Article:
The future is messaging
Sam Ruby and Tim Bray have each picked messaging systems as a trend to watch in the future. In particular, they are naming Jabber/XMPP as something to watch. While I think XMPP is a great way to connect people to systems or other people, I think there are better ways to connect systems to systems.
Enter AMQP, a protocol designed by the financial industry to replace their existing proprietary message queues with something built on open standards. The working group is made up of seasoned messaging profesionals who are used to having billions of dollars worth of transactions moving through their systems without mysterious delays or drops.
There are two things that stand out in my mind about AMQP.
- Payload Fidelity: Any stream of bytes you place in the payload will come out the other end the same way. At the end of this post, I show an example of this. If you can do this with Jabber, please say so. I certainly haven't seen a way to do it.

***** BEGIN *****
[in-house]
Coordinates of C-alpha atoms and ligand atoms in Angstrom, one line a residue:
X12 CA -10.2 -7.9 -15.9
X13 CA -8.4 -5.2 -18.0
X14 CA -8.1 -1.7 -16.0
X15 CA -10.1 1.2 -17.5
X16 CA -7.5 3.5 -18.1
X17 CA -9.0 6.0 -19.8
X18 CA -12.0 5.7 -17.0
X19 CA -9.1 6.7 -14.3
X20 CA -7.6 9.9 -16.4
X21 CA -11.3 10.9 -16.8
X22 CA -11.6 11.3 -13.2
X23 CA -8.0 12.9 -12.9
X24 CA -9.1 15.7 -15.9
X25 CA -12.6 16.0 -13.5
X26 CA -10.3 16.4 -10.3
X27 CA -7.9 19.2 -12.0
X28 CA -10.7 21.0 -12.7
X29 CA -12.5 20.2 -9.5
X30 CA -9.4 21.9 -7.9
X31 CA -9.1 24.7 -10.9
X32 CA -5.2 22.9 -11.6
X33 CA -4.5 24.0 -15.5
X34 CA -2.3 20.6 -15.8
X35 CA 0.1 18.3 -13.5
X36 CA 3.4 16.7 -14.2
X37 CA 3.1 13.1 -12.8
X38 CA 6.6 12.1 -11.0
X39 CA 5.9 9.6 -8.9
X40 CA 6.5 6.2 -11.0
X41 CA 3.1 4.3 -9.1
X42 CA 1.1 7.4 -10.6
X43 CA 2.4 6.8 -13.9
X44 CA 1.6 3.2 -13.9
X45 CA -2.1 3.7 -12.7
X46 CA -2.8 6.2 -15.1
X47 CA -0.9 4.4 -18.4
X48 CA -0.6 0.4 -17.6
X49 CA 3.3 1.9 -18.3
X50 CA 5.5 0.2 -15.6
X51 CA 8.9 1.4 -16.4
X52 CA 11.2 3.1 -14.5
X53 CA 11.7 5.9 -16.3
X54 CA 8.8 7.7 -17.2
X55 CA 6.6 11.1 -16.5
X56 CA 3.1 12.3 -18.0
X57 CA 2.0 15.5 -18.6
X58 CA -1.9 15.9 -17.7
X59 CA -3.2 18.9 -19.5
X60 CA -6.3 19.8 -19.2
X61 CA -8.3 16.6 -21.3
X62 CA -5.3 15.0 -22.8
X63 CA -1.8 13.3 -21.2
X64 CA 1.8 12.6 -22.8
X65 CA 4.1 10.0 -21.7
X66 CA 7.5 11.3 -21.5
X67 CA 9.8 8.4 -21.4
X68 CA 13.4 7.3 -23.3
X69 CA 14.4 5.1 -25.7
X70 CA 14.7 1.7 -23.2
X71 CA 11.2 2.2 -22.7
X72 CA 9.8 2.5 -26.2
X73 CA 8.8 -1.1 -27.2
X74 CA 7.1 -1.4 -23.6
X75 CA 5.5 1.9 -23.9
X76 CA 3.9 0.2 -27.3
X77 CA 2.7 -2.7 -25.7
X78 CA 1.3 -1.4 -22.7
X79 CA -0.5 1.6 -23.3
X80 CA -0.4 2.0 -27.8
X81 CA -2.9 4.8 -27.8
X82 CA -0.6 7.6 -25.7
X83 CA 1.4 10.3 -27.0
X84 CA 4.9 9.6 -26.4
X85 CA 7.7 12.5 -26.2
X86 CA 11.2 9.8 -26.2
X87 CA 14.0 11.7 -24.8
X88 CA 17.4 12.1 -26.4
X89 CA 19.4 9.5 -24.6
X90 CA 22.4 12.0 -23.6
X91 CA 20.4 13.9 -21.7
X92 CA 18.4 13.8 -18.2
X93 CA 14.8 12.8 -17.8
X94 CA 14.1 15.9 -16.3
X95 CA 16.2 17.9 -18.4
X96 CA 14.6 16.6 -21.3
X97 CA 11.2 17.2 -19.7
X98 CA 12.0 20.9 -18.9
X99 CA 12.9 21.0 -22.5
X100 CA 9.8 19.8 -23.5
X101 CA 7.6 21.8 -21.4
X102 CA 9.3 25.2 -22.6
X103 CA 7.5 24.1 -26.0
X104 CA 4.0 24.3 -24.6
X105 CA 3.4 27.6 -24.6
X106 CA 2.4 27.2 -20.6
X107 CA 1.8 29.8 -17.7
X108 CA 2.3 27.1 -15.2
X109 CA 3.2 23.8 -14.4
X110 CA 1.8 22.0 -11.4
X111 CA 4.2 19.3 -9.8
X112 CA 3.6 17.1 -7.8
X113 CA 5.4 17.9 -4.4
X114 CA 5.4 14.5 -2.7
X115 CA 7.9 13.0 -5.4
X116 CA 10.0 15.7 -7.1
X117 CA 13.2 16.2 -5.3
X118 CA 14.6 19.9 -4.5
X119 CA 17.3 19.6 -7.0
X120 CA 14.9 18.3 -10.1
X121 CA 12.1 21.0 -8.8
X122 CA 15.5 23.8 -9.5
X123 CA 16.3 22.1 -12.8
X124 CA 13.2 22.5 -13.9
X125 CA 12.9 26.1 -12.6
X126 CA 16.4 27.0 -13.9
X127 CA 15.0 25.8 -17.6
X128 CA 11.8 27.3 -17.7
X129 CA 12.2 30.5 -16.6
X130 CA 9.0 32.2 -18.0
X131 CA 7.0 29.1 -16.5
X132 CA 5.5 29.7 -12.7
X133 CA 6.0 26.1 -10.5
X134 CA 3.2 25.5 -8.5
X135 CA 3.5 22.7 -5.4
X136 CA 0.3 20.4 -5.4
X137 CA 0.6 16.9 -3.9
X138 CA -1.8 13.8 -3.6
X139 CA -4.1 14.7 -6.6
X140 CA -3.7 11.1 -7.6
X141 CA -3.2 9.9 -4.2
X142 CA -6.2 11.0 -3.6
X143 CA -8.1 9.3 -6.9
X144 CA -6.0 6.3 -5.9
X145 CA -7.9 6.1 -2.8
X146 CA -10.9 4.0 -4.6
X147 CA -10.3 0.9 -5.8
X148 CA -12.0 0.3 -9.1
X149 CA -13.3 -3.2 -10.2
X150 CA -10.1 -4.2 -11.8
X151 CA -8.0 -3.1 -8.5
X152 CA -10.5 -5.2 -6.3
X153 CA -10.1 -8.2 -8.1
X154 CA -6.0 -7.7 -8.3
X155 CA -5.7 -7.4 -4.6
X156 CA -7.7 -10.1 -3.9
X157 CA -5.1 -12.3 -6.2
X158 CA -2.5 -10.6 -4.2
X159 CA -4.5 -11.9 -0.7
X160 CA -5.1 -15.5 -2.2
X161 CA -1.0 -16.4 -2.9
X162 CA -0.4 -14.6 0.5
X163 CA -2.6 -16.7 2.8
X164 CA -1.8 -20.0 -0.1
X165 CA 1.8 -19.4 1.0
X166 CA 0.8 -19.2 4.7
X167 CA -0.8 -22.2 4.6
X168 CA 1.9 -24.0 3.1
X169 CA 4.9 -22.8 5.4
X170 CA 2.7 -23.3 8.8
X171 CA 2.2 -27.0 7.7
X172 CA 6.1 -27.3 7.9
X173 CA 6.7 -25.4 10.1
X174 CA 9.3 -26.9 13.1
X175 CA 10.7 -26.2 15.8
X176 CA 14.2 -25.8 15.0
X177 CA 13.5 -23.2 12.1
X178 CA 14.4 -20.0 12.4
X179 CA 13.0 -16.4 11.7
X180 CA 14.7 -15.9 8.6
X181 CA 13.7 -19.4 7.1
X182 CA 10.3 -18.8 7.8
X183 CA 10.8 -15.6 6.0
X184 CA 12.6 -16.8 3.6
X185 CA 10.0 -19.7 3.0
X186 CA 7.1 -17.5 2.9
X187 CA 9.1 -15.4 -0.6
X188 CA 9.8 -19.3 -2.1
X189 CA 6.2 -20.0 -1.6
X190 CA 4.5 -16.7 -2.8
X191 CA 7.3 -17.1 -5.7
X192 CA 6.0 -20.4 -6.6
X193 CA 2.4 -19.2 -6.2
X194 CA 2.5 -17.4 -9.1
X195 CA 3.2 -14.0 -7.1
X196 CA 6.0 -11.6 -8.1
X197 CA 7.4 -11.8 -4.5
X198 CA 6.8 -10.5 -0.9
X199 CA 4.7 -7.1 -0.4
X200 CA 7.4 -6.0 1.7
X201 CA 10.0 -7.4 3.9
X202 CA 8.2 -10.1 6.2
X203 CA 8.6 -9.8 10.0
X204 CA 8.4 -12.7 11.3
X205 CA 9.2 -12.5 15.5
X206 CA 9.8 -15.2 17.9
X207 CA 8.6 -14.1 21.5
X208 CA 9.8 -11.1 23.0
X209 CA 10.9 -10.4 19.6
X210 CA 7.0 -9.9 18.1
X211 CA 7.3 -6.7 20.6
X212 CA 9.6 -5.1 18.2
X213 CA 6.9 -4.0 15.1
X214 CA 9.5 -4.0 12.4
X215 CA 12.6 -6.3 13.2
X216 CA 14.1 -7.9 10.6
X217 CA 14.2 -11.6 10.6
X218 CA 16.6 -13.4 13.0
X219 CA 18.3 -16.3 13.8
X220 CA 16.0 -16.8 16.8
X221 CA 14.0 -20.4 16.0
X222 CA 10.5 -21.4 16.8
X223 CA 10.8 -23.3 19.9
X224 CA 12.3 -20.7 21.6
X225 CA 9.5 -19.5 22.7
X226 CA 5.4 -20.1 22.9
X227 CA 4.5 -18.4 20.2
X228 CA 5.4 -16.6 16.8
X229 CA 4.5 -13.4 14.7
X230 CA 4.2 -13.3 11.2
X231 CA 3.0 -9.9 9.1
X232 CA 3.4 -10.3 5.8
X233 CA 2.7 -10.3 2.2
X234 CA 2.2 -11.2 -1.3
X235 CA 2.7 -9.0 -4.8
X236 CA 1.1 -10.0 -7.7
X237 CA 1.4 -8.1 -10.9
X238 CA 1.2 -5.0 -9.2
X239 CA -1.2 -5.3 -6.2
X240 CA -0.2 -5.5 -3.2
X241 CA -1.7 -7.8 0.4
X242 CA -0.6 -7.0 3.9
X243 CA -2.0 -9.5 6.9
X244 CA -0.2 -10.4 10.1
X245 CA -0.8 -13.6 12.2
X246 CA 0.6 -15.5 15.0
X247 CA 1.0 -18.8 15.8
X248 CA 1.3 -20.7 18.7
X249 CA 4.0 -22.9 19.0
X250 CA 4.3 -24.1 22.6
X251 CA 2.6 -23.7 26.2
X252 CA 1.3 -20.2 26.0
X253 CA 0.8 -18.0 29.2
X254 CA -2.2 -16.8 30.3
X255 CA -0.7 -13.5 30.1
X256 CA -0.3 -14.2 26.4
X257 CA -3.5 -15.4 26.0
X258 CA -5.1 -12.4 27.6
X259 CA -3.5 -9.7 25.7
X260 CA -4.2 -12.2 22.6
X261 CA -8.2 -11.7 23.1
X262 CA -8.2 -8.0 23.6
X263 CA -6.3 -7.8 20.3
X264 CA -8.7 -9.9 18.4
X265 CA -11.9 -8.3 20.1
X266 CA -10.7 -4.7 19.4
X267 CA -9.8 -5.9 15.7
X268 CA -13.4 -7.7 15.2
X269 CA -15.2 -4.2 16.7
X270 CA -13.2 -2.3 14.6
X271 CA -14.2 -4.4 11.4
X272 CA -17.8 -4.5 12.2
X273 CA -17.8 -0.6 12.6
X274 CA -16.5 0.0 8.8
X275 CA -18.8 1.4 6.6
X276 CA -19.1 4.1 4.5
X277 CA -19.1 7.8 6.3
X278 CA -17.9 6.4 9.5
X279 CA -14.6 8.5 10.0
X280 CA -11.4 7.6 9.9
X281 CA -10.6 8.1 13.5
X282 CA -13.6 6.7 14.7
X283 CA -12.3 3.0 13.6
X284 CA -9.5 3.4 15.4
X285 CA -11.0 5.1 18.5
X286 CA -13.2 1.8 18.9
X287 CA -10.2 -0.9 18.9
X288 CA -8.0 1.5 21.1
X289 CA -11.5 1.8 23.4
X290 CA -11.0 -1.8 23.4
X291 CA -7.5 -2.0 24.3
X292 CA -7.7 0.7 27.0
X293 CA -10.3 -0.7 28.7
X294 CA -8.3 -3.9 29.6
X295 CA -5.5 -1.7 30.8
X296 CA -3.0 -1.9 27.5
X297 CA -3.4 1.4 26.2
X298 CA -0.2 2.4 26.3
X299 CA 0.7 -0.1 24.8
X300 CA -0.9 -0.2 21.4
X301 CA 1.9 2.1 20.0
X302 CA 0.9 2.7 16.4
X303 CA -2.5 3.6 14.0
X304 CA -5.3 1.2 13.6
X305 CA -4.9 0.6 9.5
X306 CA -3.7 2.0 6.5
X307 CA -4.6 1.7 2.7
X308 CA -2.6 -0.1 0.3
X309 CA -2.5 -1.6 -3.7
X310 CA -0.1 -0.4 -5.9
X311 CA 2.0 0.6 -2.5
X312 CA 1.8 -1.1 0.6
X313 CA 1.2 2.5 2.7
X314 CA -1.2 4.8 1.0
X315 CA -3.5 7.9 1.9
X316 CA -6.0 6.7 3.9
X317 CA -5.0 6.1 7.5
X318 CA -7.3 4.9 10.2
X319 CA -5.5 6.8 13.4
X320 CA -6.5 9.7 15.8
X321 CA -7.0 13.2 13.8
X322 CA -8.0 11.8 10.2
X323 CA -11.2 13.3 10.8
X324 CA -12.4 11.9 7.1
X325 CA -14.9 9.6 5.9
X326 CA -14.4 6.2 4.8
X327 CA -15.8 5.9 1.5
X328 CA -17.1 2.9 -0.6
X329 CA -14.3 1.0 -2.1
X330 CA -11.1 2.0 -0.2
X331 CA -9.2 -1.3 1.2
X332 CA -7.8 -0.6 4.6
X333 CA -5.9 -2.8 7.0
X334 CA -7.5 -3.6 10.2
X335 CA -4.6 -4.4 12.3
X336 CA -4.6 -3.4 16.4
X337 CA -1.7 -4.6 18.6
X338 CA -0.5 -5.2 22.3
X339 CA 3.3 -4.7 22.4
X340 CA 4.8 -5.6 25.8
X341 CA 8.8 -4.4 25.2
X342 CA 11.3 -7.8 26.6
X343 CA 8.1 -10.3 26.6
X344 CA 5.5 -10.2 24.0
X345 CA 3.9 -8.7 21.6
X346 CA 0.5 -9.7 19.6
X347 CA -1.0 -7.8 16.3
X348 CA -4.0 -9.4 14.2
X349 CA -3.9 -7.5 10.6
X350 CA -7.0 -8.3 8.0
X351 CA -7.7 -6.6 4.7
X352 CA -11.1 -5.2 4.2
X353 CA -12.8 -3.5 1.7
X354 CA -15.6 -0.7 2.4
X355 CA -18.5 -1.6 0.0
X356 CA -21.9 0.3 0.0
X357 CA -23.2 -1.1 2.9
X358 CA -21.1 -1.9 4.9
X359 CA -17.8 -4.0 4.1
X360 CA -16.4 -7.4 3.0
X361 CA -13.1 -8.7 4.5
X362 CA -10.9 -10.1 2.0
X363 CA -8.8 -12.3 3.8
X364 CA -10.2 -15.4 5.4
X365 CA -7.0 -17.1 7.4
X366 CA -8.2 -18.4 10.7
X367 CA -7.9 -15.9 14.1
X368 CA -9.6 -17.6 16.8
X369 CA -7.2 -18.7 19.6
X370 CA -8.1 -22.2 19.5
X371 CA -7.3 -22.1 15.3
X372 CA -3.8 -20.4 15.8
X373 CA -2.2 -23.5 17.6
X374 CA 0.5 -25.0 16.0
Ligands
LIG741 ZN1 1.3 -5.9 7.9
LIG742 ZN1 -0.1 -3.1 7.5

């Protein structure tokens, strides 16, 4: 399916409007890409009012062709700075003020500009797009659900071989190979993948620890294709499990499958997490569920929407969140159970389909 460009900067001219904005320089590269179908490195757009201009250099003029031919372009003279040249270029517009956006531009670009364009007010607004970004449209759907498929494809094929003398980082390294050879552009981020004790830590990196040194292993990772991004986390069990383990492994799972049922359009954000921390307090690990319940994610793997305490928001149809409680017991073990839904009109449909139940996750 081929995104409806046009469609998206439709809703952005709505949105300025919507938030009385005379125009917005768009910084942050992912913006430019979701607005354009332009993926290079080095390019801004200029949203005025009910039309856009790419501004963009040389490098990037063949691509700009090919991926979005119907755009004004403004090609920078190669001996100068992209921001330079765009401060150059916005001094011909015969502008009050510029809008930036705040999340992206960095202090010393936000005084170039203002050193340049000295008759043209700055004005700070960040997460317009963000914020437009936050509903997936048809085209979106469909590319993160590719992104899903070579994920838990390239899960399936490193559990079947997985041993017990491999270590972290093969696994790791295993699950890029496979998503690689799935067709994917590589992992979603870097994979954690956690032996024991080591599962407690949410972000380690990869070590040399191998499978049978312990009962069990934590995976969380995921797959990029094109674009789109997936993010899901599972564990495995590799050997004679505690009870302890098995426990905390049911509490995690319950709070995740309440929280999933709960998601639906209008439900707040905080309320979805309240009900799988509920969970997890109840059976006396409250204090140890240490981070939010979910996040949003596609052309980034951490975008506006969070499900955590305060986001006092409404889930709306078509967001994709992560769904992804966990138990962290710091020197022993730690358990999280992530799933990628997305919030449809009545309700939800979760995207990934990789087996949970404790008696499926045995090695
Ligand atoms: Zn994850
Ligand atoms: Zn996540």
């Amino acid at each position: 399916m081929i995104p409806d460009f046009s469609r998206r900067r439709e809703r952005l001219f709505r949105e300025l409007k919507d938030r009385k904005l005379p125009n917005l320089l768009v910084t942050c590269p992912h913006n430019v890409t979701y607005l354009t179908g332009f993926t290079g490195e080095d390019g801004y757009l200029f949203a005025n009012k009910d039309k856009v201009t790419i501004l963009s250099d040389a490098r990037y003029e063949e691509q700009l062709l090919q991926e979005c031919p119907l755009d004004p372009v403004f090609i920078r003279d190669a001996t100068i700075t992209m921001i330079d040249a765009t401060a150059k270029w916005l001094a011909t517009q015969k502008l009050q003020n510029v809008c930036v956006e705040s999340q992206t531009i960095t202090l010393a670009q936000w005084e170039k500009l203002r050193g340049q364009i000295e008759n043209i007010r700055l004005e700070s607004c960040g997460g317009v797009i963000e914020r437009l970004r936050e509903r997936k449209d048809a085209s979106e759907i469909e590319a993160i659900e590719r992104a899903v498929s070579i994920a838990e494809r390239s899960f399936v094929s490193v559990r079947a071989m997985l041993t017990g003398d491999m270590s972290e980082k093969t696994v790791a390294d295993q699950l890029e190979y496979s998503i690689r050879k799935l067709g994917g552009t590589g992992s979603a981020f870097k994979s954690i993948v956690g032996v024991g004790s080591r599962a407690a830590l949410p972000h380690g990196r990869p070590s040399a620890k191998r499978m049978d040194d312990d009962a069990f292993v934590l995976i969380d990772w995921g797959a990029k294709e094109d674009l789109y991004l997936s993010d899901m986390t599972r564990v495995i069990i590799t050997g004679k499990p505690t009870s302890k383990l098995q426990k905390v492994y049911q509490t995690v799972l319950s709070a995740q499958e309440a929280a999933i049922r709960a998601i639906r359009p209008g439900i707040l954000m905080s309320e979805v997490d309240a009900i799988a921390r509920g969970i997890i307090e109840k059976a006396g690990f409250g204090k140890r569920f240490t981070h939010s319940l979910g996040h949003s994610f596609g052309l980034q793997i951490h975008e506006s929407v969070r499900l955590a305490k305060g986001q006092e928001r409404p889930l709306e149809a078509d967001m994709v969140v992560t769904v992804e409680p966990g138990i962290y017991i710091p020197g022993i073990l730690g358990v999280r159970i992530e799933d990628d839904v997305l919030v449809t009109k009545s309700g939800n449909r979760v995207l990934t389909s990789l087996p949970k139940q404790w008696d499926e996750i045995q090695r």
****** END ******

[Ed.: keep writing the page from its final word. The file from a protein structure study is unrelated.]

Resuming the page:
- Queues instead of Buddy Lists: Instead of having human-centric buddy lists like with Jabber, you have accounts who have access to a namespace called a 'virtual host'. Inside of the 'virtual host' are named 'queue's and 'exchange's. Shove messages in one end and read them from the other.
RabbitMQ is an AMQP implementation built in Erlang and using Mnesia. Building clustered, high performance messaging systems in Erlang really plays to that language's strengths, I feel. Erlang seems great at shoveling bits from one network interface, doing some pattern matching on them, changing some bits, and blasting them out another interface.
In my experience, you can have a clustered rabbitmq setup running at home in under 20 minutes. It's all in the admin guide.
Plus that question about transporting binary data over your messaging layer? Here's a hack I wrote serializing Scala objects into RabbitMQ and operating on them on the other side. It will work with your default RabbitMQ installation:
Anecdotally, I've heard that RabbitMQ can saturate a 100Mbps ethernet connection with a single 3Ghz Pentium 4. I have a couple of quad core opteron's (2x2 core) with 16G of RAM and multiple gigabit ethernet interfaces in my basement; Seeing how much processing power is needed to saturate a gigabit ethernet interface is definitely on my ToDo list!
# — 20 August, 2007